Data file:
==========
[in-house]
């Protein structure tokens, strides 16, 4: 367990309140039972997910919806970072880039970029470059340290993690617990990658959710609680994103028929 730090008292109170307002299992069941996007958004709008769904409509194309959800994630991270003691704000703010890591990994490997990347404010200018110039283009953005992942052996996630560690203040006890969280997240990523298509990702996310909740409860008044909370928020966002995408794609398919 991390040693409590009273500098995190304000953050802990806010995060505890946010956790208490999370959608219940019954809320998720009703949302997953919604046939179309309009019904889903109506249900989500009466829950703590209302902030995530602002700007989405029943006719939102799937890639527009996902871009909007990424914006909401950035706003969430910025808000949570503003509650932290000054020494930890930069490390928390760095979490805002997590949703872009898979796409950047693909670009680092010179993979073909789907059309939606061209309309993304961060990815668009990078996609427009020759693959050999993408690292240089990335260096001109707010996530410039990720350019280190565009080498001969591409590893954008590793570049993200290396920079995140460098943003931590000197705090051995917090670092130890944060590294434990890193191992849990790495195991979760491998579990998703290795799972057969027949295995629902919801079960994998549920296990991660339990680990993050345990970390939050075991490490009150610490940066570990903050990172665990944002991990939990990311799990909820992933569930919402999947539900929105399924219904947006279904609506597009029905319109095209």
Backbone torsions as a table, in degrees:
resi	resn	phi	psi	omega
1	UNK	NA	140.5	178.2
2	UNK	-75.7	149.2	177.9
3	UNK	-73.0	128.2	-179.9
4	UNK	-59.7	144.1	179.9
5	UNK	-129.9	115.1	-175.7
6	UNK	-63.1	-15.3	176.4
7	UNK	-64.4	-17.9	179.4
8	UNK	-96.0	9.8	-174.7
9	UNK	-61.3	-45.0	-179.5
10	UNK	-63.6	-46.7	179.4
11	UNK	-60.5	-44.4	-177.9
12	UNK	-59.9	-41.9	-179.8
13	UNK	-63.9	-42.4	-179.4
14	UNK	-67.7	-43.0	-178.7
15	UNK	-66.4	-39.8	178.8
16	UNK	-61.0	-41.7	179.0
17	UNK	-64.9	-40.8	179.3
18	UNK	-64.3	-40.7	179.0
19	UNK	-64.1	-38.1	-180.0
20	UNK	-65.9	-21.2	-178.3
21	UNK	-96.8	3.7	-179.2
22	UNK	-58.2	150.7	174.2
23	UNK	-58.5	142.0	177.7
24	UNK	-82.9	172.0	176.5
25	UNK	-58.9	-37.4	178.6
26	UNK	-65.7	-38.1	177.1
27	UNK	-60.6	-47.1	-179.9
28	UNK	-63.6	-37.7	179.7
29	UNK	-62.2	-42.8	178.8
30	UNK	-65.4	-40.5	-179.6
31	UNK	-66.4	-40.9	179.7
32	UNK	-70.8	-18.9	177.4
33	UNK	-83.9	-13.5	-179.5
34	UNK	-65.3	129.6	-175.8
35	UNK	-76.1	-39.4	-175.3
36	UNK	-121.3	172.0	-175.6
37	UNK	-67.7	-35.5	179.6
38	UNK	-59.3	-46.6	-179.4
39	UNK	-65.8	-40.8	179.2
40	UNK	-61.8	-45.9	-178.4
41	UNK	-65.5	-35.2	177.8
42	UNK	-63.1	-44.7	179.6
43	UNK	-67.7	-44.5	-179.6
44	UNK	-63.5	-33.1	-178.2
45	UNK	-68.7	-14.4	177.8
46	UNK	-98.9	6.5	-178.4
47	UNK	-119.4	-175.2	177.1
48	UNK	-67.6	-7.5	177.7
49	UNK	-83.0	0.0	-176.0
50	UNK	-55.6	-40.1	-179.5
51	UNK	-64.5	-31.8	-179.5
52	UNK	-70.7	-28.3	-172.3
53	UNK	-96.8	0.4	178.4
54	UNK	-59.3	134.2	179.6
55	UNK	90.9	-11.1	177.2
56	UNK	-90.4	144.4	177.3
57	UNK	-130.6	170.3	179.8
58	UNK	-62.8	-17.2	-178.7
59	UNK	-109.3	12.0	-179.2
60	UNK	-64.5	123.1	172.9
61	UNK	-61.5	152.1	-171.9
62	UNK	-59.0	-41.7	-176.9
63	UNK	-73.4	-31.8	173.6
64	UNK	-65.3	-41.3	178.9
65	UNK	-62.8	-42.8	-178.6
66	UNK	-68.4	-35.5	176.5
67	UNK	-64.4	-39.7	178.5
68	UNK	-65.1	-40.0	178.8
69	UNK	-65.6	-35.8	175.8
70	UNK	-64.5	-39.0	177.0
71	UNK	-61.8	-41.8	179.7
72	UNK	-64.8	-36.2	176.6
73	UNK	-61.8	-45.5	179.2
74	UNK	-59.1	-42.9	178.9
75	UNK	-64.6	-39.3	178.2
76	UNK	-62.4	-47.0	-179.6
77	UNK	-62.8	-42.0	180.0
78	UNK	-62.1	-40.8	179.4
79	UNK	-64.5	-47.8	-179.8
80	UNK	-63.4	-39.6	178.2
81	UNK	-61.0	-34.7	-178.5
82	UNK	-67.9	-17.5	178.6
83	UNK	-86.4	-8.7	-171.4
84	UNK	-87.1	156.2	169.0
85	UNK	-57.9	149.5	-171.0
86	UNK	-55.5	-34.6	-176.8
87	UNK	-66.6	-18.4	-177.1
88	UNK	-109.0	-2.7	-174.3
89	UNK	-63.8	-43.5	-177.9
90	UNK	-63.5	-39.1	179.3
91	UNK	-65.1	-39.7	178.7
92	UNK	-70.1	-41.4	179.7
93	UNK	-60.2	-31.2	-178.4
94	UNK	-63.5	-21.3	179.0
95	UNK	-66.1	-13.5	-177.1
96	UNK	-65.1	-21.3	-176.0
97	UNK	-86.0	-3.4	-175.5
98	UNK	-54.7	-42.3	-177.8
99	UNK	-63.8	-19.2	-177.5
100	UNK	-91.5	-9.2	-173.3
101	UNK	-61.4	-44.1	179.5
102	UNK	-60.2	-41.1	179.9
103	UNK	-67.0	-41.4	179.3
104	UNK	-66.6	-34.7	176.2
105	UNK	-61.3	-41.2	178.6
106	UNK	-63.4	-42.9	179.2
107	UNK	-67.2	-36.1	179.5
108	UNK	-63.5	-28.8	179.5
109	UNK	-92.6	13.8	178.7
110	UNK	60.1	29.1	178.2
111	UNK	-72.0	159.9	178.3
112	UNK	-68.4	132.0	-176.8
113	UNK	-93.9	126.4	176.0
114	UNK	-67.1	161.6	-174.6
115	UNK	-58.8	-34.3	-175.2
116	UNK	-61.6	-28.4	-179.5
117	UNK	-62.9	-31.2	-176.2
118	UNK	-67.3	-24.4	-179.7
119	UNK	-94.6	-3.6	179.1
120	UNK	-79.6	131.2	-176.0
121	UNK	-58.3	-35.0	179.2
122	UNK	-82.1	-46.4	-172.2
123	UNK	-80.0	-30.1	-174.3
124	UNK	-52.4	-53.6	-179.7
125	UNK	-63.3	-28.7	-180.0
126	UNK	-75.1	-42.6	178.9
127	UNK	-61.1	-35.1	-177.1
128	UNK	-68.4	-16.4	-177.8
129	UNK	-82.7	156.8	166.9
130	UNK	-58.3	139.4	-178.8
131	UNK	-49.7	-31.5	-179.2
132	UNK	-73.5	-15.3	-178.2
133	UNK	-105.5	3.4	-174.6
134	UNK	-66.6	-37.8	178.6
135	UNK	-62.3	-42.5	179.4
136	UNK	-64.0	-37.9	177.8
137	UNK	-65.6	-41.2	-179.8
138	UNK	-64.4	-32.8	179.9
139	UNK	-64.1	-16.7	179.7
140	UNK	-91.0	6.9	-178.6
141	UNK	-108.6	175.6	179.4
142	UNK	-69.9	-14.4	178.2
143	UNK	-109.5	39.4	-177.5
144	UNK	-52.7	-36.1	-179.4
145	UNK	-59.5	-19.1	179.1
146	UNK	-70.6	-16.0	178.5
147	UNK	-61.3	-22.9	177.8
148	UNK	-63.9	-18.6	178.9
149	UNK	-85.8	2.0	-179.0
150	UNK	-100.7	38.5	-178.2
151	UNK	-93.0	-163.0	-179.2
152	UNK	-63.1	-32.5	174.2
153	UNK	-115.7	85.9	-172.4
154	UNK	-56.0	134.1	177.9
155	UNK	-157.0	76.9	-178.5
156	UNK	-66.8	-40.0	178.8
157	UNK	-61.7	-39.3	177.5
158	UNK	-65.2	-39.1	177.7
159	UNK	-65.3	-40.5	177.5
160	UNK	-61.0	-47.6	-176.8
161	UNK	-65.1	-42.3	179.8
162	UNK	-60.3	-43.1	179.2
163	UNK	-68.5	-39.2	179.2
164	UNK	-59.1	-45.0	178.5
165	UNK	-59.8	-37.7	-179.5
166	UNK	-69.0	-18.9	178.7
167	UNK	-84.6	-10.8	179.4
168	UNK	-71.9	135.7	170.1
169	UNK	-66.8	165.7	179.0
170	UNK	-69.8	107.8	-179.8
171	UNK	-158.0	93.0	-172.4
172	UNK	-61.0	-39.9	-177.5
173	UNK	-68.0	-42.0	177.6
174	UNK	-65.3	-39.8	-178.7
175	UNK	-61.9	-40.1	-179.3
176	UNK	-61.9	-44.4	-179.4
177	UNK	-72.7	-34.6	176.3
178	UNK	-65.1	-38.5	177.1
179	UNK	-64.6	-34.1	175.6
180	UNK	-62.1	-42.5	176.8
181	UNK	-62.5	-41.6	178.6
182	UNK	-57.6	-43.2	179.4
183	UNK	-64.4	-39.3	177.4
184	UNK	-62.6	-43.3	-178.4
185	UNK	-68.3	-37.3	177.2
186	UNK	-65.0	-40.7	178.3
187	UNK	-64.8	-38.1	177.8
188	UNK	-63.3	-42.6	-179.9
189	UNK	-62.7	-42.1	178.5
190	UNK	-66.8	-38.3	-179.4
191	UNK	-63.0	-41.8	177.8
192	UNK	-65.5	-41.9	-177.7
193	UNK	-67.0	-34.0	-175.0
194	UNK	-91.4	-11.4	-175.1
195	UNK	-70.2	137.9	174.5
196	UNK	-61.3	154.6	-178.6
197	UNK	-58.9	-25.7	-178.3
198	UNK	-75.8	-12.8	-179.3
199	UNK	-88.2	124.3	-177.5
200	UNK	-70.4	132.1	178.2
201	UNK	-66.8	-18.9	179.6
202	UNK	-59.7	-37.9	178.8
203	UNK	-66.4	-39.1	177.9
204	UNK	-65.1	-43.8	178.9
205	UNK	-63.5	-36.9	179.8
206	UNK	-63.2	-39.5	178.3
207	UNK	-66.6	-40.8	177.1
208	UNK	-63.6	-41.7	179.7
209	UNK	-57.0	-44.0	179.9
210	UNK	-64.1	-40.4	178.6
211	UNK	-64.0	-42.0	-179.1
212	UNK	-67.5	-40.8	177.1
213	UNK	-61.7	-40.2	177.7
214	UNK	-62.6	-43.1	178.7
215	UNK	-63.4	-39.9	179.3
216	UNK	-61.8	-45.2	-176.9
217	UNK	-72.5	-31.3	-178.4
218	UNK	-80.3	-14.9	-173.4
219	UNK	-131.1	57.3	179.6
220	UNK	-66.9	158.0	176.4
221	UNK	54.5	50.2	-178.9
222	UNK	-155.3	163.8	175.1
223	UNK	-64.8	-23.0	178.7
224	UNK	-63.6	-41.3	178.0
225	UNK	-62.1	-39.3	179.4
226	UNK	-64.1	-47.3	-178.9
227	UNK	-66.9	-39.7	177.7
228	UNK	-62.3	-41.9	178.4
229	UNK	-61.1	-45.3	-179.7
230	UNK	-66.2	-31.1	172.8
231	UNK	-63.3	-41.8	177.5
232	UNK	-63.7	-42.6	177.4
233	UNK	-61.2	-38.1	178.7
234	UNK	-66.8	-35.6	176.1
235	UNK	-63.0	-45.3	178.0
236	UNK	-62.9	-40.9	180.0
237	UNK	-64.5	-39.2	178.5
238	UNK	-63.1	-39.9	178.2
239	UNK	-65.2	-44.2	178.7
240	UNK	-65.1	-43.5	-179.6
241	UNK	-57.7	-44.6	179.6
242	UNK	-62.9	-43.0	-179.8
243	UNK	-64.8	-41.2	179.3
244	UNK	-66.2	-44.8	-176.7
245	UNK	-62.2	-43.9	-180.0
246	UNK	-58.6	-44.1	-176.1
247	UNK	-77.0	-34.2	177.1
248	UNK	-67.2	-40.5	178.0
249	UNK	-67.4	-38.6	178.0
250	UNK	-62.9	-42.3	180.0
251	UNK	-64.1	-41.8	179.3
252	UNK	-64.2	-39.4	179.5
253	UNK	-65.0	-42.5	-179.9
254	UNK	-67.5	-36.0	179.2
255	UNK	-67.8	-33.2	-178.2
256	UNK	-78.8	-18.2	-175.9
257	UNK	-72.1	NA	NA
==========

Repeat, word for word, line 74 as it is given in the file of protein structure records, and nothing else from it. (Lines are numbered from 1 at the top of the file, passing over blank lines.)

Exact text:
70	UNK	-64.5	-39.0	177.0